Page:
- Rich Doty, MA, Spatial Demographer, BEBR
- Suzanne Roulston-Doty, MA, Spatial Demographer and GIS Coordinator, BEBR
The population of Florida has been aging for some time, mirroring national trends. Historical data and projections from the U.S. Census Bureau for the nation, and projections from the Bureau of Economic and Business Research (BEBR) for Florida, indicate a consistent upward trend in median age as shown in Figure 1 below. Between the 1970 and 2010 censuses, median age for Florida increased from 32 to 41 years, an increase of 26% over the 40 year period. Over that same period, median age for the U.S. increased from 28 to 37 years, a slightly larger percentage increase of 32%. Median age for Florida exceeded the U.S. median age by several years throughout this period.
Projections of median age for Florida and the nation indicate a continued upward trend, but at a lower rate than reflected in the historical data. For Florida, BEBR projects the average median age to increase from 41 to 44 years, an increase of 8% over the 30 year period. For the U.S., the Census Bureau projects the average median age of the nation to increase from 37 to 42 years, an even larger increase of 12% over the 30 year period.
Some Florida counties are aging more rapidly than the state and some are aging less rapidly, or not at all. In 1970, median age ranged from a low of 23.1 years in Okaloosa County to a high of 58.3 years in Pasco County, and the state’s median age was 32.3 years. Okaloosa had a relatively high proportion of residents in the military, and Pasco had a high percentage of retirees.
In 2010, median age ranged from a low of 25.1 years in Leon County to a high of 62.7 years in Sumter County, and the state’s median age had increased to 40.7 years. Leon County has a relatively large proportion of university students, and a large proportion of Sumter County’s growth is associated with the Villages retirement community.
By 2040, median age for Florida counties is projected to range from a low of 34.1 years in Leon County to a high of 65.1 years in Sumter County, rising to 43.8 years statewide.
Figure 2 below depicts the median age by county in Florida for 1970, 2010 and 2040.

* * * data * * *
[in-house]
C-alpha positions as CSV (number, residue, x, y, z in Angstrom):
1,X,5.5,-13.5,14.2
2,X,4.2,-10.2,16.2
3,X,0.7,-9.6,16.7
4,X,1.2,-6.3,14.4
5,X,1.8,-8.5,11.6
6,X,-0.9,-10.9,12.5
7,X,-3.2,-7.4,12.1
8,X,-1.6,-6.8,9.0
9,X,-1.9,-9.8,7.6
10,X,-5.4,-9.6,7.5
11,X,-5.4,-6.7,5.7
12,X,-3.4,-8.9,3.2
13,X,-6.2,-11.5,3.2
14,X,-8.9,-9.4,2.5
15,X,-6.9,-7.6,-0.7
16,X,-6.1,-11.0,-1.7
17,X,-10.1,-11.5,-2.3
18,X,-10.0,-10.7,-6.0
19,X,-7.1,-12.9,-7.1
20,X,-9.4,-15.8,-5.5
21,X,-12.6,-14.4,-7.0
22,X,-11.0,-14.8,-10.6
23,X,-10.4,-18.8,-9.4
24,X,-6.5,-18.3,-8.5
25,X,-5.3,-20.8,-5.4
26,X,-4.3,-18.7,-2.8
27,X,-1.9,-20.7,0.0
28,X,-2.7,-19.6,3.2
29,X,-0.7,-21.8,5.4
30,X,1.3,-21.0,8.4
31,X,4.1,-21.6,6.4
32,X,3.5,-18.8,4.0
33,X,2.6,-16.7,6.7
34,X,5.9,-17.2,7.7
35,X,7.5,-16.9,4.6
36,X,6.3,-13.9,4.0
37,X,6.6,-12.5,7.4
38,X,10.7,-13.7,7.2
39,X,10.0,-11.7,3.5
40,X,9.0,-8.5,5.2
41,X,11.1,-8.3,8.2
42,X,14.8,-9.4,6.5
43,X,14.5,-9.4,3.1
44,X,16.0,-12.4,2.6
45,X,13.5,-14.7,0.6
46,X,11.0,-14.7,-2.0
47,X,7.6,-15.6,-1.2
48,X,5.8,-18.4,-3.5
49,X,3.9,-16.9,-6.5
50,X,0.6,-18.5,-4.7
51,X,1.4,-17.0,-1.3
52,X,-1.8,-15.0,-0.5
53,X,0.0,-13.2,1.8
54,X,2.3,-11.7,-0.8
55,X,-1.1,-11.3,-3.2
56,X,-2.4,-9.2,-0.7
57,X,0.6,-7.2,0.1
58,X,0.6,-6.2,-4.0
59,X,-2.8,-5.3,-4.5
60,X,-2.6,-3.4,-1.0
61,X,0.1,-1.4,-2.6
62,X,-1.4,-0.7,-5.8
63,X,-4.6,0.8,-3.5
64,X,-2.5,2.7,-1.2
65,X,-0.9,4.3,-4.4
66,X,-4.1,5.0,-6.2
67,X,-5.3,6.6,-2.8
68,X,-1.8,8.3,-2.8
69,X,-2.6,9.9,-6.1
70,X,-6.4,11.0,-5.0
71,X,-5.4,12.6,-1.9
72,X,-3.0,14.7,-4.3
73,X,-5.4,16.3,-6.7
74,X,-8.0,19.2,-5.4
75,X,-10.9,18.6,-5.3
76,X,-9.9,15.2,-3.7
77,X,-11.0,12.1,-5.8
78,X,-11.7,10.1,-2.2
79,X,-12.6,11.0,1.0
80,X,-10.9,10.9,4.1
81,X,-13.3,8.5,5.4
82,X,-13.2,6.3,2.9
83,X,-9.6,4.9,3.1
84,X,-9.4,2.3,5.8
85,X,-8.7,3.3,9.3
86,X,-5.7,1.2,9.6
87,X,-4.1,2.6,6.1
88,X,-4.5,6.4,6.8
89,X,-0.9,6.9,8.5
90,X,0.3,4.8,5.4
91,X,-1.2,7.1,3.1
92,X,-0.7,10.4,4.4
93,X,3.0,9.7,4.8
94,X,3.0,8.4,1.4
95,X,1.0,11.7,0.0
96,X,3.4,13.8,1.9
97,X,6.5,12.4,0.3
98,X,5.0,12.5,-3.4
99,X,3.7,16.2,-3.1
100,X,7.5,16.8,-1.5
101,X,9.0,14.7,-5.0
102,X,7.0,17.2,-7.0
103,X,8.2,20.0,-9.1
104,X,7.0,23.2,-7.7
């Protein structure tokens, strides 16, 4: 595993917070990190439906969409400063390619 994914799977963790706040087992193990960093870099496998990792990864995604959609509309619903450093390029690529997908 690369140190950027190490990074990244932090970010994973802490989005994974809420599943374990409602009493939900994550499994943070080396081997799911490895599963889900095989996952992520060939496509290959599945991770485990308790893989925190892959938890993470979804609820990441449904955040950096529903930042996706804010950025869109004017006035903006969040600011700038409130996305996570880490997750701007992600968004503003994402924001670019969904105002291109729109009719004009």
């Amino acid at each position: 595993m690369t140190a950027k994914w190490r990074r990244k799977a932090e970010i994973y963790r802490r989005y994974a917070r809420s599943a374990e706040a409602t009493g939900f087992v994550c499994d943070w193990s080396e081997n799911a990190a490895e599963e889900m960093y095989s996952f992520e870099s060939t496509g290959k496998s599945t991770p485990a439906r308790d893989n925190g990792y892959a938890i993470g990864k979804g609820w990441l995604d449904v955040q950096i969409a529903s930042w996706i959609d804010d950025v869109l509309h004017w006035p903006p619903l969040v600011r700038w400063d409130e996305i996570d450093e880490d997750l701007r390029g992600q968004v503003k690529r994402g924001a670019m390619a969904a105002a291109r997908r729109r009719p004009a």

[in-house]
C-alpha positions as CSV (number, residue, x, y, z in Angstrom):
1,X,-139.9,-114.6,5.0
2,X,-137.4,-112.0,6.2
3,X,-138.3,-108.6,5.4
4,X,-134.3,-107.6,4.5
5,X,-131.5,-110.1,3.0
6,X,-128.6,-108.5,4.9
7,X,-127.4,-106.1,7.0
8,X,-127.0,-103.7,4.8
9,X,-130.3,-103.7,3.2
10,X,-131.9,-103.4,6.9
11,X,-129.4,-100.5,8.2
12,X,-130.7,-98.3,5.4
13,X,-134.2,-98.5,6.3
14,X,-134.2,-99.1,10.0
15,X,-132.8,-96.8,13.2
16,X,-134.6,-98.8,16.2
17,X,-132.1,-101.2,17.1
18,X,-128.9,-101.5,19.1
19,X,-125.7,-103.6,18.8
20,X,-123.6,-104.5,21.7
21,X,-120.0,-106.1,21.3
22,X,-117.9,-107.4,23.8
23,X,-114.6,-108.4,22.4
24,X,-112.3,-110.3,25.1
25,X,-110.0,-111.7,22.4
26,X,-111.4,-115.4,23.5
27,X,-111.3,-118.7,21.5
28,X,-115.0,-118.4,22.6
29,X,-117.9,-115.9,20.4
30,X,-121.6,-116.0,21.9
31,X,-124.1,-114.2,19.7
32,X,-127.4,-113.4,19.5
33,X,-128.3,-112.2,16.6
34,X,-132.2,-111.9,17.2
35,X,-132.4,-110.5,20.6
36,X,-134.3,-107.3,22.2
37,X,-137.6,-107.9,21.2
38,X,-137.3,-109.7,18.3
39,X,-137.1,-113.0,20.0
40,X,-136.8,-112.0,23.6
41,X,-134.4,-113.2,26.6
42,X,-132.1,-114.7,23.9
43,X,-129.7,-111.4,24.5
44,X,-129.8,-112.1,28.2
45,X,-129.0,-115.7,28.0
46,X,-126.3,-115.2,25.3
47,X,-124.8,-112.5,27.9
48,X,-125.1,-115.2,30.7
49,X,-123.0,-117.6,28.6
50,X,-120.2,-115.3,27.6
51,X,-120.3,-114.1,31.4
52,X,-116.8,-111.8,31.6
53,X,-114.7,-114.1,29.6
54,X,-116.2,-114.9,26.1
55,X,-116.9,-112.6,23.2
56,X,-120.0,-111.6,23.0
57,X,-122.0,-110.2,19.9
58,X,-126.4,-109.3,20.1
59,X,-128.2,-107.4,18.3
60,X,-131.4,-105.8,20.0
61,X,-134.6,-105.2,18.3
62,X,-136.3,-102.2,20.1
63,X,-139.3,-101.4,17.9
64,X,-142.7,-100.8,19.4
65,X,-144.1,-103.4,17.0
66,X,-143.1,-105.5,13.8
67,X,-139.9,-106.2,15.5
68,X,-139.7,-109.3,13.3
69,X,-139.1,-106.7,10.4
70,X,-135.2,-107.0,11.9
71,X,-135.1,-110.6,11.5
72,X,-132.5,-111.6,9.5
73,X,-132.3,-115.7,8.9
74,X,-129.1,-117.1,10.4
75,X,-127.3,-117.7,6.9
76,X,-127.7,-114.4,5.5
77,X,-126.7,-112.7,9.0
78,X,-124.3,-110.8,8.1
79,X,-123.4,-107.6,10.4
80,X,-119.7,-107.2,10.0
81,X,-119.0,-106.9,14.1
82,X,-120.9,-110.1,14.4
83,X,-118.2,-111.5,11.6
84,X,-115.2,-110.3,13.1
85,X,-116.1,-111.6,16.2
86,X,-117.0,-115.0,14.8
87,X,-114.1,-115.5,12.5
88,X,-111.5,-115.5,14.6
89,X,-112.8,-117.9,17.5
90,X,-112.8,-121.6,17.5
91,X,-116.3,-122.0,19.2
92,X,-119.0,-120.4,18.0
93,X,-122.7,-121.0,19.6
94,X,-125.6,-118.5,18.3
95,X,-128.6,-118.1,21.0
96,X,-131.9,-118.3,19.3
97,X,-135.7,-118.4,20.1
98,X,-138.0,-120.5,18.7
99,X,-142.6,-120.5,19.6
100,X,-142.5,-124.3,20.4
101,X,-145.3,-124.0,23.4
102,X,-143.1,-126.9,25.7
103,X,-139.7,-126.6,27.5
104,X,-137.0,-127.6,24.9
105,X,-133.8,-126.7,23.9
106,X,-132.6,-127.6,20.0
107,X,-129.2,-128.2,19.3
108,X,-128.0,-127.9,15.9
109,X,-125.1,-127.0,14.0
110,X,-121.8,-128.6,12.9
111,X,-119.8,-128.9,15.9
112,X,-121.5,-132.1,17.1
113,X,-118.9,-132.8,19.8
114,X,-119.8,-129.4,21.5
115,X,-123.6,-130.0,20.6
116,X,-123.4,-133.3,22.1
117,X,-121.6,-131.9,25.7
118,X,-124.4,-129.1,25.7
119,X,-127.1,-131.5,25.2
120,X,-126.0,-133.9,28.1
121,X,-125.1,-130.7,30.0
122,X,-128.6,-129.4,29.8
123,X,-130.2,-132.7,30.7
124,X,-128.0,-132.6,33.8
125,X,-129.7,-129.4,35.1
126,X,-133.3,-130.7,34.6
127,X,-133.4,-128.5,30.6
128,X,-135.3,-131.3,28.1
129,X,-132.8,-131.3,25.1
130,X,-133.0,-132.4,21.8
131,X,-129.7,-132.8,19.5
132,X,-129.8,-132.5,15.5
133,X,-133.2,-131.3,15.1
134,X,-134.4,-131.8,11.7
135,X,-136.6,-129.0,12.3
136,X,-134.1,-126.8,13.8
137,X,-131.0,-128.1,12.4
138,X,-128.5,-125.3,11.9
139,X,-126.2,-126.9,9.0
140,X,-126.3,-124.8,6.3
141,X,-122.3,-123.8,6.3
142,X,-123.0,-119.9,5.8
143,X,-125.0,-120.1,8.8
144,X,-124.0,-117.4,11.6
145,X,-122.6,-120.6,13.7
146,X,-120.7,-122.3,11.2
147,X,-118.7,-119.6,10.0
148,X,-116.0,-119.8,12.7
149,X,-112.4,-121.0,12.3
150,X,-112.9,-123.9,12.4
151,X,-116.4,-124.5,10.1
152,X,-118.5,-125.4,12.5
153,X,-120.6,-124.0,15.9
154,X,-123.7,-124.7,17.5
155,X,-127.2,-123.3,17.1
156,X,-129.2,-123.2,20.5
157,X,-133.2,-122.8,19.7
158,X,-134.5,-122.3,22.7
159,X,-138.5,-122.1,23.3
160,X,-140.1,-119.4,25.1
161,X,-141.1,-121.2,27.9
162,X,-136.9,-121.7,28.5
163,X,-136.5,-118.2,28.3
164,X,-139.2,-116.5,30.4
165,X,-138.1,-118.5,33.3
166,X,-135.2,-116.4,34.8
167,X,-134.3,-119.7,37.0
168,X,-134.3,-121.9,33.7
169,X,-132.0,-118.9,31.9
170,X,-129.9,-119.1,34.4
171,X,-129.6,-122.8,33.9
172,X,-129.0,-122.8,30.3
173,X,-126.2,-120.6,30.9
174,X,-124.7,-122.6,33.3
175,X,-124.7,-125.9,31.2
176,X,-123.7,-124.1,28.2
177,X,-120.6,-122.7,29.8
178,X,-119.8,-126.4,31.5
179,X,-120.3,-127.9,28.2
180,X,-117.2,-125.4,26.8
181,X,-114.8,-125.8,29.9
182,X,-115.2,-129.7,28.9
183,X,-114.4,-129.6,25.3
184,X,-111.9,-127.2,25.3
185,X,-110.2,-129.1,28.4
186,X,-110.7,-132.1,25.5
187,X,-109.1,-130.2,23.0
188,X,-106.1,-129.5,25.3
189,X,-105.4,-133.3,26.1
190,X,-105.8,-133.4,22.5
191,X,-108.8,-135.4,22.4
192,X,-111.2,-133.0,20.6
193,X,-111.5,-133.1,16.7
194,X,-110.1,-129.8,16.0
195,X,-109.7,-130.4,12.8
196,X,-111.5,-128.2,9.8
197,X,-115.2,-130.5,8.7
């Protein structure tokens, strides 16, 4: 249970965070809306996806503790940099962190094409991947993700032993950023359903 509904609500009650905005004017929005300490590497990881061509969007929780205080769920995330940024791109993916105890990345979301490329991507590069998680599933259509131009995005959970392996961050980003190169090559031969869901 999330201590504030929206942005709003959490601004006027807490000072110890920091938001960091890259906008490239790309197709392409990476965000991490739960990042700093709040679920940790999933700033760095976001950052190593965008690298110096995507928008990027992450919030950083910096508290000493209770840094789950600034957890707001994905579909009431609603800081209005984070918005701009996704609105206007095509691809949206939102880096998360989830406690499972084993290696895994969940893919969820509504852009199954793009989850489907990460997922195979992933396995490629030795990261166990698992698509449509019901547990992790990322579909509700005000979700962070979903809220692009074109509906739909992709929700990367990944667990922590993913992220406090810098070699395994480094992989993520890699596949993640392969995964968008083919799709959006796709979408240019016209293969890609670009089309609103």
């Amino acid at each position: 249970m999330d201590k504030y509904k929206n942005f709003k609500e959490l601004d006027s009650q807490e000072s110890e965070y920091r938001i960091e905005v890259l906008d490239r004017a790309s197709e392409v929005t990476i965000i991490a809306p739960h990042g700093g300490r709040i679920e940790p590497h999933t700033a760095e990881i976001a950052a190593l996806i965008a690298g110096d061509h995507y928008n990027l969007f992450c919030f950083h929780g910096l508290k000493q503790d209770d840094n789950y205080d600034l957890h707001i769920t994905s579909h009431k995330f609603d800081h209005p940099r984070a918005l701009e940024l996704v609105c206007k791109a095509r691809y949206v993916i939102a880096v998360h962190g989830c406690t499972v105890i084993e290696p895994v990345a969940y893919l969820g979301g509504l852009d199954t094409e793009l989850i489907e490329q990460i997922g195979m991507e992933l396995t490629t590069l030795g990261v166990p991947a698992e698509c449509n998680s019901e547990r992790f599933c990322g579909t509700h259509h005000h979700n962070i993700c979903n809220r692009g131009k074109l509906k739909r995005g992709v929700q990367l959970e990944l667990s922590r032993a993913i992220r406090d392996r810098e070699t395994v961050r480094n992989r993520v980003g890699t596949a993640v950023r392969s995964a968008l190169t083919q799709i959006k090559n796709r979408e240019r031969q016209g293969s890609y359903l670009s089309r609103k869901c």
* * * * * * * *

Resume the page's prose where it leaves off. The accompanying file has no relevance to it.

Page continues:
From 1970–2010, median age increased for 62 of Florida’s 67 counties. The highest increase of 32.7 years was in Sumter County, and the lowest was a reduction of 9.7 years in Pasco County.
Based on BEBR’s projections for 2040, median age is expected to increase further for all but one county. The highest increase is 8.4 years in Gilchrist County, and the lowest is a reduction of 0.6 years in Flagler County.
Figure 3 below depicts the estimated change in median age by county in Florida from 1970–2010 and the projected change from 2010–2040.
Table 1 below contains median age values used to derive the above figures.
Table 1. Median Age Estimates and Projections for the U.S., Florida, and Florida Counties [1, 2, 3]
The U.S. and Florida are aging. Florida is already one of the oldest states in the U.S., and the state is projected to continue aging over the next 25 years. This is an important consideration for governmental decision making, health care, emergency services, real estate, and other decision makers and service providers.
1BEBR Population Projections by Age, Sex, Race, and Hispanic Origin for Florida and Its Counties, 2015-2040, With Estimates for 2014.
2 U.S. Census Bureau, Decennial Census of Population, 1970 to 2010.
3 U.S. Census Bureau, Projections of the Population by Age and Sex for the United States: 2015 to 2060 (NP2014-T9), December 2014.
Time lapse animated GIF showing Florida Median Age by county